The progress towards, inclusive development, also hinges up on inter-dependent provincial harmony and equality. The status of each provincial department of Planning and development differs on many factors such as on expertise, motivations, budgets, and resources. An imbalance and clashing opinions between the provinces on any of the mentioned above factors may disrupt the progress, just like we have seen KPK’s concerns and reservations in case of, CPEC.
SDGs, which is a more dignified and tractable representation of MDGs, demand higher level of expertise, for its fulsome implementation.
Development activities, which are rampant in each political setup, lack proper coordination, since each province, with differing objectives, acts to their own convenience. This divergence constitutes for the vast development differences between the provinces. Where Balochistan, stand lowest, from Punjab being at the top in the internal development index.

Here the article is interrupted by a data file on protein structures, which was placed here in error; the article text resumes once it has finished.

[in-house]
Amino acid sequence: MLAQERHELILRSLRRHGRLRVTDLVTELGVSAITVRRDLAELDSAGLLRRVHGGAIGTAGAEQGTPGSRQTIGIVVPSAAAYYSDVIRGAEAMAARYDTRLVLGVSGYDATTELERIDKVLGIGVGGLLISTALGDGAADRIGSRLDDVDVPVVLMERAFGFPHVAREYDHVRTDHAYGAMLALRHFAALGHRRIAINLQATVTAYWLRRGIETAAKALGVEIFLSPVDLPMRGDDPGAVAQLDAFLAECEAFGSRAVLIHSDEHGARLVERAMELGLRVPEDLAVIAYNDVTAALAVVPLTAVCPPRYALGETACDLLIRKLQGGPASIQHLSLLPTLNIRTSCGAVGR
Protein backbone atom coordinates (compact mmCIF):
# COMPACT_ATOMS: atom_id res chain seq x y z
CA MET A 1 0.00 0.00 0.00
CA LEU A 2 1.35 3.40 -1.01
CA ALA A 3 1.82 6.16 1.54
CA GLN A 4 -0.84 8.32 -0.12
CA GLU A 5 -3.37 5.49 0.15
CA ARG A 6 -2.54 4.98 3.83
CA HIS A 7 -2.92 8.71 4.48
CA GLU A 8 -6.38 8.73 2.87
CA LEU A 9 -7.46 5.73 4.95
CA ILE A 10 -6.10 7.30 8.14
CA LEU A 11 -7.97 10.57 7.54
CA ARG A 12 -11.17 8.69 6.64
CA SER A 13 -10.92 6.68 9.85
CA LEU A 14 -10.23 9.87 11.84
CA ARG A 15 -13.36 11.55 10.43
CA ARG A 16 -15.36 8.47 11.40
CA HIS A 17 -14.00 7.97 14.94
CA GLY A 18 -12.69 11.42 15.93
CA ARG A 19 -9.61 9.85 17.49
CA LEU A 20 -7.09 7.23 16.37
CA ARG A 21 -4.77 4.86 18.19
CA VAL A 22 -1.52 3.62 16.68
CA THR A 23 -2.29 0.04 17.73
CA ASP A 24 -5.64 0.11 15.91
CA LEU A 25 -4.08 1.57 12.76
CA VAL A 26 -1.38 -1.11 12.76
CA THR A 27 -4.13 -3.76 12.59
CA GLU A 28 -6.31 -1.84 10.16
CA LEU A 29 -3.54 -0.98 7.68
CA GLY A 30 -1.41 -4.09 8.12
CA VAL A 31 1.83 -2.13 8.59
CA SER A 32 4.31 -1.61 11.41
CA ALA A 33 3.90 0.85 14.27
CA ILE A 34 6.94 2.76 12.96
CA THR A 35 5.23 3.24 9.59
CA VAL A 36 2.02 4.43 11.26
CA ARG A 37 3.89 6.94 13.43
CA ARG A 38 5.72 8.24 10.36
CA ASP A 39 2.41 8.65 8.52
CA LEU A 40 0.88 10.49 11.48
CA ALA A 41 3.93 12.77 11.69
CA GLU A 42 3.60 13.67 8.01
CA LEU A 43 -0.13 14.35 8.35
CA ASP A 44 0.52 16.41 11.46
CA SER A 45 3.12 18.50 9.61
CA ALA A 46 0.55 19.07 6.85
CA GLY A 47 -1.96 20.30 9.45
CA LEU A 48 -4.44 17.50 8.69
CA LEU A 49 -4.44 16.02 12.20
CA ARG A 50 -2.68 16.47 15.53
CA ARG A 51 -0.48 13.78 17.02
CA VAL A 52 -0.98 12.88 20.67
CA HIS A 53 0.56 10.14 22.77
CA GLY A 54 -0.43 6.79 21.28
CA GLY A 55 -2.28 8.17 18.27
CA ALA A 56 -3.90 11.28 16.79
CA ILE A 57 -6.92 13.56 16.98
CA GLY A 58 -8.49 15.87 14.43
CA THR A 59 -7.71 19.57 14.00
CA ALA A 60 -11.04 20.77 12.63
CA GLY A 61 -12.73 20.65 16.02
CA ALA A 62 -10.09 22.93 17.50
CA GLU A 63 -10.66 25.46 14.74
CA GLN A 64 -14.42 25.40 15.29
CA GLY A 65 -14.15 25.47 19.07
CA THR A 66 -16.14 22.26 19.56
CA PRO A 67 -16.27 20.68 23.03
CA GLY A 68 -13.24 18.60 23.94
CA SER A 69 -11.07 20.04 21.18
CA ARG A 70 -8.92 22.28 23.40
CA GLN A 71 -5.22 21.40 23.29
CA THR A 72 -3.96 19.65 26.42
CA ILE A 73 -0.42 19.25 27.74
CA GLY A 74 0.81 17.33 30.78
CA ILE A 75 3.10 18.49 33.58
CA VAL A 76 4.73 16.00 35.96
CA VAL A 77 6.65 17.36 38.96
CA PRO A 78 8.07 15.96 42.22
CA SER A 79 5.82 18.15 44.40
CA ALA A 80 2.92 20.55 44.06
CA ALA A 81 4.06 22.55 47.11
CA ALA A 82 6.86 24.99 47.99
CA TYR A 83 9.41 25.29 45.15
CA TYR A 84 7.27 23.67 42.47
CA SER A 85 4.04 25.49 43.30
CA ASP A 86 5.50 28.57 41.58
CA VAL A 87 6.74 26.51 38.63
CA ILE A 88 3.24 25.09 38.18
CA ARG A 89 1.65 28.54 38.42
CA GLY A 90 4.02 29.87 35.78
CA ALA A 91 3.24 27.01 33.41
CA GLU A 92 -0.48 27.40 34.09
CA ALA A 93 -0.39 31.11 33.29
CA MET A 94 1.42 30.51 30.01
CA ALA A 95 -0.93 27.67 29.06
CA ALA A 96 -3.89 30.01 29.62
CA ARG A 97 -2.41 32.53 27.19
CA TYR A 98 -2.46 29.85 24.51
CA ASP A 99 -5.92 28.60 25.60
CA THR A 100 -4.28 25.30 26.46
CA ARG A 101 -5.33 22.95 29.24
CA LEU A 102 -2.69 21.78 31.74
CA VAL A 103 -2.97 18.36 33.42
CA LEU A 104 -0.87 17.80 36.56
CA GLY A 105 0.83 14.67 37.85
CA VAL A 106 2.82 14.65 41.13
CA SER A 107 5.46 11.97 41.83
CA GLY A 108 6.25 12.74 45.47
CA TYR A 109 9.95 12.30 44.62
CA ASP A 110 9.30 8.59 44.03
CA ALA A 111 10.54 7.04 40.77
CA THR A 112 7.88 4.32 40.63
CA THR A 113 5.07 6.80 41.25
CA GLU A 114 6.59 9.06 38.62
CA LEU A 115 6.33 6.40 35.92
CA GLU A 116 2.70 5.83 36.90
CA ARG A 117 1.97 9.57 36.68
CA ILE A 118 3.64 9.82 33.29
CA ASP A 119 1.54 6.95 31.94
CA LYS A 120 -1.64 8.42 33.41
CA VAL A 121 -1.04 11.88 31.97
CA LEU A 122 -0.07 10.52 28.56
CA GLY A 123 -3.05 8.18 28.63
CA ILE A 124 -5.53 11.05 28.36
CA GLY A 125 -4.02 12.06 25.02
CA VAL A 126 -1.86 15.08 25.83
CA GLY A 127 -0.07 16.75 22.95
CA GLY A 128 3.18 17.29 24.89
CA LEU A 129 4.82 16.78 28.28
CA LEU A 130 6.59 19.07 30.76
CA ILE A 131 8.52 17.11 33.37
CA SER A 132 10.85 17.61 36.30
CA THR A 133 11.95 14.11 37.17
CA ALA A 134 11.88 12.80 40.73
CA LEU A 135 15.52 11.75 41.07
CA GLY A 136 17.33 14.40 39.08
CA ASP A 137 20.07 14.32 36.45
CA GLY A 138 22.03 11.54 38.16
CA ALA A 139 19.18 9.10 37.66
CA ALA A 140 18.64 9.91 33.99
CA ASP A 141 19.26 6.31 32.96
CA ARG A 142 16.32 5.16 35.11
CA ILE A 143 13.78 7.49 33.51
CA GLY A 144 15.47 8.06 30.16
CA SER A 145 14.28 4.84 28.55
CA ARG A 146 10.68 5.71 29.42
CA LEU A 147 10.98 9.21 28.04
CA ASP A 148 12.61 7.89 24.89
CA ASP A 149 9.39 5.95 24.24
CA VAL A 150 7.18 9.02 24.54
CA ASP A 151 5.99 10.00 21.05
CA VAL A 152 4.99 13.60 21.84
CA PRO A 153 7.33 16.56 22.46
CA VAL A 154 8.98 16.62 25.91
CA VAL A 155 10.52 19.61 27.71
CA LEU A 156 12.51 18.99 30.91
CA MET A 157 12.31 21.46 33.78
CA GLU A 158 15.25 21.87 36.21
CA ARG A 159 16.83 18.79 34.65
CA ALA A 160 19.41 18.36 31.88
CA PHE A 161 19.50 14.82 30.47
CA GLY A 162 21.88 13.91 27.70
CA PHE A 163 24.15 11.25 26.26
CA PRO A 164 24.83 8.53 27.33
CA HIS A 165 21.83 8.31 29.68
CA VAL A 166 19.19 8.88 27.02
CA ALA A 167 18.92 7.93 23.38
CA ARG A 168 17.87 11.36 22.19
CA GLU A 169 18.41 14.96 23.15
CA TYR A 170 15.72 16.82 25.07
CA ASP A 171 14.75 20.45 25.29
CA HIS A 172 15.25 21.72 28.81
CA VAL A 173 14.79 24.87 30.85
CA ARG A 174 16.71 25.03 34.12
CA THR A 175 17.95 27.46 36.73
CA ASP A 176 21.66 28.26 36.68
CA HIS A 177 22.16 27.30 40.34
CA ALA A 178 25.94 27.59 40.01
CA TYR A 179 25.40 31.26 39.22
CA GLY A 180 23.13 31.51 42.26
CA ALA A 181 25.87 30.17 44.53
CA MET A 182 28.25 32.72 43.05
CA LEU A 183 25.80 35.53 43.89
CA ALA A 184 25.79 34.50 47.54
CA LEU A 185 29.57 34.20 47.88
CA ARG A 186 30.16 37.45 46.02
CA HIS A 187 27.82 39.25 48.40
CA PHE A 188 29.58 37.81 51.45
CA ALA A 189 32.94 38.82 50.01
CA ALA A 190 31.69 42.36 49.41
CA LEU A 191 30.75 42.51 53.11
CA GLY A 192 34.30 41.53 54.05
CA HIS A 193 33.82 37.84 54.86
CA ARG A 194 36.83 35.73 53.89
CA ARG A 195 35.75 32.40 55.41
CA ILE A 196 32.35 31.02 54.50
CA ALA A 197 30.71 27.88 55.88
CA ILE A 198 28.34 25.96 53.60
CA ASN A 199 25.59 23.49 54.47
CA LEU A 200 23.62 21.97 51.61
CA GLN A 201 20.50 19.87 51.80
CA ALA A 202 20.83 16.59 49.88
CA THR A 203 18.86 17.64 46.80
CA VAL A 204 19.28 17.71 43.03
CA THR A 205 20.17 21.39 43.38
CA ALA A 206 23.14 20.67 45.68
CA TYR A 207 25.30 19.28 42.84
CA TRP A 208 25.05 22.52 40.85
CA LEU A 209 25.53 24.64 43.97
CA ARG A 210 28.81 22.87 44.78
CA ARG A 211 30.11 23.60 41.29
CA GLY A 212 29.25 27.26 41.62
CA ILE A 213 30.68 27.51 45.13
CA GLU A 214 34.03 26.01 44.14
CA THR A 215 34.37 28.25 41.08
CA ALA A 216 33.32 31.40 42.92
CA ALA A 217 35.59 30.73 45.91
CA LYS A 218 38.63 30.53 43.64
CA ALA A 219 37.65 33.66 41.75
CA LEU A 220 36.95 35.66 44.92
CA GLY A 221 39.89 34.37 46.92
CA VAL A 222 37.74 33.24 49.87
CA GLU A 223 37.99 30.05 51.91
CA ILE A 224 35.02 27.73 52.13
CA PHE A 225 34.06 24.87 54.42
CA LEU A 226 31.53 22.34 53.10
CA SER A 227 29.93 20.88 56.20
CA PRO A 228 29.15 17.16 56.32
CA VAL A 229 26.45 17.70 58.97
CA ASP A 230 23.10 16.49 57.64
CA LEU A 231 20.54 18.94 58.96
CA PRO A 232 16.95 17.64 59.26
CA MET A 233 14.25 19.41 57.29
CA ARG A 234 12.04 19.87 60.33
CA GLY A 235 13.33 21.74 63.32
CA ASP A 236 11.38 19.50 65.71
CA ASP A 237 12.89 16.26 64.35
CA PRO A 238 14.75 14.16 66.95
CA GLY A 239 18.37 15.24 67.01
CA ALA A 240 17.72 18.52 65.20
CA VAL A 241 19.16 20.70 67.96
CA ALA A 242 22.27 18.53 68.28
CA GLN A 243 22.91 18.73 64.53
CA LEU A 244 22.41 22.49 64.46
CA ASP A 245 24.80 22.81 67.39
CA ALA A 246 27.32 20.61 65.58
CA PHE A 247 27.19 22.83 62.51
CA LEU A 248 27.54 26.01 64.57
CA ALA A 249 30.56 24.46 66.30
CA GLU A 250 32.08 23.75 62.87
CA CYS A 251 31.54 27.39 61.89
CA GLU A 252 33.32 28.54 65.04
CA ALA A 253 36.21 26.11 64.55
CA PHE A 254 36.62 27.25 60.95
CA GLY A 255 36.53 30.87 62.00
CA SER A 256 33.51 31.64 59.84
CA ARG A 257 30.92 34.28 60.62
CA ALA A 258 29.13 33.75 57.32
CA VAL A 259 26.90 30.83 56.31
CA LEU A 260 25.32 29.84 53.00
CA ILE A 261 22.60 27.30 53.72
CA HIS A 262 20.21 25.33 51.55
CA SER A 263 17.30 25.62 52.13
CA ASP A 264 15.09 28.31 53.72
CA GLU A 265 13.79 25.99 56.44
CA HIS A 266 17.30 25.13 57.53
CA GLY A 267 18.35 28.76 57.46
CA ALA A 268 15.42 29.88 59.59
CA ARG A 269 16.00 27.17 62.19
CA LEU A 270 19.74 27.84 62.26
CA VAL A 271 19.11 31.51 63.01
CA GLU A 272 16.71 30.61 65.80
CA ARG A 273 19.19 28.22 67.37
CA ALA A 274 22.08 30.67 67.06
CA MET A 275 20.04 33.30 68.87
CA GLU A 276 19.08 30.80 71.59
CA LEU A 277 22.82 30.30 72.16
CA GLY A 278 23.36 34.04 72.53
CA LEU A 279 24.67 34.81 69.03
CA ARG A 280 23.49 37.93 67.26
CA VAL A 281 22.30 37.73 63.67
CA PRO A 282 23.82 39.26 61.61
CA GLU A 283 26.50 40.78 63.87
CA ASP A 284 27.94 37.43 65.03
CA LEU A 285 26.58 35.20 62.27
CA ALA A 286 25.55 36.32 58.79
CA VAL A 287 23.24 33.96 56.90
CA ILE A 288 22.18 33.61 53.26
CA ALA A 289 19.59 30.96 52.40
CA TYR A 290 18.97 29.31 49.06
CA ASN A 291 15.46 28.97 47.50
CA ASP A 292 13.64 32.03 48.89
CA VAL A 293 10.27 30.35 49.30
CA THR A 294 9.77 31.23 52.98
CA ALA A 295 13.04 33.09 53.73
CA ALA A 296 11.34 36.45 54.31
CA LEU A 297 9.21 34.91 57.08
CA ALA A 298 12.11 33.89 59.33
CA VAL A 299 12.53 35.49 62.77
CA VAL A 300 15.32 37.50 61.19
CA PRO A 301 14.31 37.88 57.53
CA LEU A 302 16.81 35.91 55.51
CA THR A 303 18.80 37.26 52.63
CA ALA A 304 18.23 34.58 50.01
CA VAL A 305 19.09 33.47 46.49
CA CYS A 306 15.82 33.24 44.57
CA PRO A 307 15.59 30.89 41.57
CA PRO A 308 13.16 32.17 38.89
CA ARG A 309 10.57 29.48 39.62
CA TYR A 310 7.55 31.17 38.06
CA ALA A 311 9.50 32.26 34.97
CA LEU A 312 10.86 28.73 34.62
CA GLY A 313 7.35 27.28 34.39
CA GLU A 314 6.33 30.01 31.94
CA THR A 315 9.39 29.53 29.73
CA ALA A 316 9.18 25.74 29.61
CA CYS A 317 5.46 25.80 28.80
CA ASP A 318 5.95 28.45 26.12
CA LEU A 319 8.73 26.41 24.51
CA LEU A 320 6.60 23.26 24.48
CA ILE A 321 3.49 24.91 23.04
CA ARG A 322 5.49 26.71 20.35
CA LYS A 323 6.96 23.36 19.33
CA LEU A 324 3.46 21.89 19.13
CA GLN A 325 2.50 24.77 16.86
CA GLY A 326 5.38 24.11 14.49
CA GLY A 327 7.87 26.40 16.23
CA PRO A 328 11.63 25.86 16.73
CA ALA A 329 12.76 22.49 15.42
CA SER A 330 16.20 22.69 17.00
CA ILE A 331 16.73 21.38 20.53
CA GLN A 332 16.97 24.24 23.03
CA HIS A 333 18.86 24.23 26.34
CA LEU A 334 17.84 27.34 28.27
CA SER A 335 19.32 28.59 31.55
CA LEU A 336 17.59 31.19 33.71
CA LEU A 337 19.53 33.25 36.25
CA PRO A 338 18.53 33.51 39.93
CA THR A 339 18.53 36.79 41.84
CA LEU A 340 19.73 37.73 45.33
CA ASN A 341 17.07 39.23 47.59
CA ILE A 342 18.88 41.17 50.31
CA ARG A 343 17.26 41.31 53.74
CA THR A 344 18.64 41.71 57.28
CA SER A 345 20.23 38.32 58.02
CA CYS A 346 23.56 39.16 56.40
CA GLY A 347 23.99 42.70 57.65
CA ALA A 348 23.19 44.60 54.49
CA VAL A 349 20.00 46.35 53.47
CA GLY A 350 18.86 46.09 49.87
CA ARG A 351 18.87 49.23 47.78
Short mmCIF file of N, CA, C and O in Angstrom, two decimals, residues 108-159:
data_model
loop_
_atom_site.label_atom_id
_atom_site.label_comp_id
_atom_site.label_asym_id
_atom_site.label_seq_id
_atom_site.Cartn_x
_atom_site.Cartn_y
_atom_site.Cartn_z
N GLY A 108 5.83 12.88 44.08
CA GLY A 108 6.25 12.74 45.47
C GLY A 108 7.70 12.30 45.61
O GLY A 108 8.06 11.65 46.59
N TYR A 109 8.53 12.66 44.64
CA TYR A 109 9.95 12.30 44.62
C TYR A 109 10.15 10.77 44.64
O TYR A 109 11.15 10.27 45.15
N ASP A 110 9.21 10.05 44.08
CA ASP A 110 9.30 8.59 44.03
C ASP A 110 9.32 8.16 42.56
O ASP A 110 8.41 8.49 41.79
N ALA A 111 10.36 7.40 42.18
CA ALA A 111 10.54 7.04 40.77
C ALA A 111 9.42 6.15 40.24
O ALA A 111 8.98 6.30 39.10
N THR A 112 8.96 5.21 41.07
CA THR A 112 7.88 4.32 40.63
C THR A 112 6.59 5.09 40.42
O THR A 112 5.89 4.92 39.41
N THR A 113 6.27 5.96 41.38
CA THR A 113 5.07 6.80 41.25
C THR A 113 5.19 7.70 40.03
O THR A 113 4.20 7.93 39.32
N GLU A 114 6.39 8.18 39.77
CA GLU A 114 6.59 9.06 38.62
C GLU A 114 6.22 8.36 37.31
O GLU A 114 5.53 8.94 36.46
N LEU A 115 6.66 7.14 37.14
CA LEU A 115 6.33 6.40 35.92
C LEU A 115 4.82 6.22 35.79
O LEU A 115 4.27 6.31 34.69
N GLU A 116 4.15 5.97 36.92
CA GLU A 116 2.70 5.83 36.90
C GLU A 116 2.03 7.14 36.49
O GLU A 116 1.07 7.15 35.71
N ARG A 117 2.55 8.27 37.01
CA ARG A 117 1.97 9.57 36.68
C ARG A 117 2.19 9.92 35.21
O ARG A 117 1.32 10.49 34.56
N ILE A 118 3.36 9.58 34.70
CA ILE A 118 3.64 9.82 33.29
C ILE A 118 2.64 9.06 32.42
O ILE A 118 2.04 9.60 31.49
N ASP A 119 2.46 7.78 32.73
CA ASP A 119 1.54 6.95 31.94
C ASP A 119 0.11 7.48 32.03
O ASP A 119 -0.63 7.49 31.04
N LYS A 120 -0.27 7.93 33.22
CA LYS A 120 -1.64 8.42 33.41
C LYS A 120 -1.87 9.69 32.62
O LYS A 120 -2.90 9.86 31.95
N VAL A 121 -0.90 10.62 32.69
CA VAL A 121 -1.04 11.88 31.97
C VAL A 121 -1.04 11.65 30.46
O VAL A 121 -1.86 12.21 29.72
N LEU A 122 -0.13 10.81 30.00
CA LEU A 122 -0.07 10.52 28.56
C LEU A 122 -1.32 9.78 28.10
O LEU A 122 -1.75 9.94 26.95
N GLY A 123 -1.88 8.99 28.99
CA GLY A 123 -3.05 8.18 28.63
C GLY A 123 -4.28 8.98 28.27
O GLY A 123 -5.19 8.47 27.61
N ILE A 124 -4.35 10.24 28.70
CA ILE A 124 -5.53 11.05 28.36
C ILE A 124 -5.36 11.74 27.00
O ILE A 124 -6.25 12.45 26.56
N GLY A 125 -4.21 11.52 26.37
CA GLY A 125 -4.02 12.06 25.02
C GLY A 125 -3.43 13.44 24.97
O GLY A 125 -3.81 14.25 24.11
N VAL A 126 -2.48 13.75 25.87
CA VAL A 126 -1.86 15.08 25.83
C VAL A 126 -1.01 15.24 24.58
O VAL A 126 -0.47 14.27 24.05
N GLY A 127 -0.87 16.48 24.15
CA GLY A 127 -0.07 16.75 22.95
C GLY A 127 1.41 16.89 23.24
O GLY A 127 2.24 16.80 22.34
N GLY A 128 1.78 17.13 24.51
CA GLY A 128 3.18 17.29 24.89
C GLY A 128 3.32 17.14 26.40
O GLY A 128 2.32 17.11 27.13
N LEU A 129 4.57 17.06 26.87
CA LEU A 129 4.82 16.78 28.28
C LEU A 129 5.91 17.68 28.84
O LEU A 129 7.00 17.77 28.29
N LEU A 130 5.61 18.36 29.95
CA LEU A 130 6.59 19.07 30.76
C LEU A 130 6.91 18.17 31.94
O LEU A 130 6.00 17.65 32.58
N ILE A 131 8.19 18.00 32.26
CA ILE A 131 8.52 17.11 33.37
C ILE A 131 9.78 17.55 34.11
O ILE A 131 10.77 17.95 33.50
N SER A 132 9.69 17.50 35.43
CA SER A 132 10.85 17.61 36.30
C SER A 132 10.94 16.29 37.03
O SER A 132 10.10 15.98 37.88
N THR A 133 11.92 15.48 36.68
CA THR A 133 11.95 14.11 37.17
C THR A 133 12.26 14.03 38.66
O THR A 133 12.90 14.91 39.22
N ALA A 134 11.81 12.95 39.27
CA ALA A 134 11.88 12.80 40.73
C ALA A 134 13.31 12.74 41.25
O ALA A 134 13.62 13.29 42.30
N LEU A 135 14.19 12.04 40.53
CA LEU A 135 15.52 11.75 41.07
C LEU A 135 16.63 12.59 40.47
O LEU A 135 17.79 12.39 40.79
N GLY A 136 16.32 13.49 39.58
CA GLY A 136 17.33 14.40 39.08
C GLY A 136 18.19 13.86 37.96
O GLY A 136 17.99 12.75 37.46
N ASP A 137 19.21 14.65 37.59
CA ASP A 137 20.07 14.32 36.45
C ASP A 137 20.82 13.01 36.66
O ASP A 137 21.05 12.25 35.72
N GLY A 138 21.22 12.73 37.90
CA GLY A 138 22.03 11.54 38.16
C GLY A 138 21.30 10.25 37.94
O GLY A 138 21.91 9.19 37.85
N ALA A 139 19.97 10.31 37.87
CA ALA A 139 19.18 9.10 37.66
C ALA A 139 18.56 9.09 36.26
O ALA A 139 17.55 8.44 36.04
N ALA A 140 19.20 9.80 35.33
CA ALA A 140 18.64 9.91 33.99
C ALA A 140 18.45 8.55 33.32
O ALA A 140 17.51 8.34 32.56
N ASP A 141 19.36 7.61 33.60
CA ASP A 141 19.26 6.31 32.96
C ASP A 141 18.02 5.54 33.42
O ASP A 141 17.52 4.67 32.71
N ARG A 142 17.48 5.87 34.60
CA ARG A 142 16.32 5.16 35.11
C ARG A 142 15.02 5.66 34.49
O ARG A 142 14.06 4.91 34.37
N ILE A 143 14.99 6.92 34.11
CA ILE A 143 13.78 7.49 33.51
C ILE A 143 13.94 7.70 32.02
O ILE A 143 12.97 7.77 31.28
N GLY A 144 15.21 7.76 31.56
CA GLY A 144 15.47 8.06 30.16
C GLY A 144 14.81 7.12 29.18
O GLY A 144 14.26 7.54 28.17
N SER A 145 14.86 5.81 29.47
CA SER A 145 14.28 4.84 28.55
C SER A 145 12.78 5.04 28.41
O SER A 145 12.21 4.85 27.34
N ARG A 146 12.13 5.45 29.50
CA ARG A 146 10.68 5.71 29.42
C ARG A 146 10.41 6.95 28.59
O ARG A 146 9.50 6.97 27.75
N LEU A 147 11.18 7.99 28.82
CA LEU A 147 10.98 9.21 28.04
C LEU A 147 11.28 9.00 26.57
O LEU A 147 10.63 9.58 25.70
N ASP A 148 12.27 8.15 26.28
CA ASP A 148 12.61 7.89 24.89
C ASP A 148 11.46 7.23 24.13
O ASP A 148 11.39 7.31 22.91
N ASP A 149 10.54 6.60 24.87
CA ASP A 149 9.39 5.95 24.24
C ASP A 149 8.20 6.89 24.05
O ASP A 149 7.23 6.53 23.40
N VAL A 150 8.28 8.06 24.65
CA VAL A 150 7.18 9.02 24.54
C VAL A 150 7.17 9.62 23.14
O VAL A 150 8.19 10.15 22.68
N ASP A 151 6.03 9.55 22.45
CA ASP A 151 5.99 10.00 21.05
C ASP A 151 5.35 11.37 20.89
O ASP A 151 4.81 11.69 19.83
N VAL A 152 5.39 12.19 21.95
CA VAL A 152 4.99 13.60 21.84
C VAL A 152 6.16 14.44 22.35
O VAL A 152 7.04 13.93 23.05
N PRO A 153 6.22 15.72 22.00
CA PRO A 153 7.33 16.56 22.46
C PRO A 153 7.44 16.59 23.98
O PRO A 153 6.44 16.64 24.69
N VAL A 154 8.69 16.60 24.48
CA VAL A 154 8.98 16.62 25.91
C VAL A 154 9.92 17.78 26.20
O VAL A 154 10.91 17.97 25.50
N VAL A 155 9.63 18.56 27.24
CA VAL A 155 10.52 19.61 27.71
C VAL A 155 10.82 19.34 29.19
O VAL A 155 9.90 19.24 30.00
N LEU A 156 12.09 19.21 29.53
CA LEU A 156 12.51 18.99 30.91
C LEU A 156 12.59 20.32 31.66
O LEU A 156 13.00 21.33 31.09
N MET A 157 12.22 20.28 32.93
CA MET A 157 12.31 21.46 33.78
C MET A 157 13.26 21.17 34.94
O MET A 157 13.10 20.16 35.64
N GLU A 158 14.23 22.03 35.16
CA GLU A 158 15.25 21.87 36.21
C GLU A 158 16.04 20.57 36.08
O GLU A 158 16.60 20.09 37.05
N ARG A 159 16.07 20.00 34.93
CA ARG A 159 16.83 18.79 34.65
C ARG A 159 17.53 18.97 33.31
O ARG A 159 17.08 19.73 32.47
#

This divergence of different approaches to development by Provinces brings particular benefits to a small segment of the population and promotes directionless development, at a broader level for the country.
Where devolution of power is an essential feature of democracy and modern-day development, there is at least a need to converge all the provinces on uniform set of goals. The tactics however may tend to vary, and this can encourage the provinces to become more competitive. Thus, Legislators and policy makers are the central figures in bringing this change and driving the economy towards more development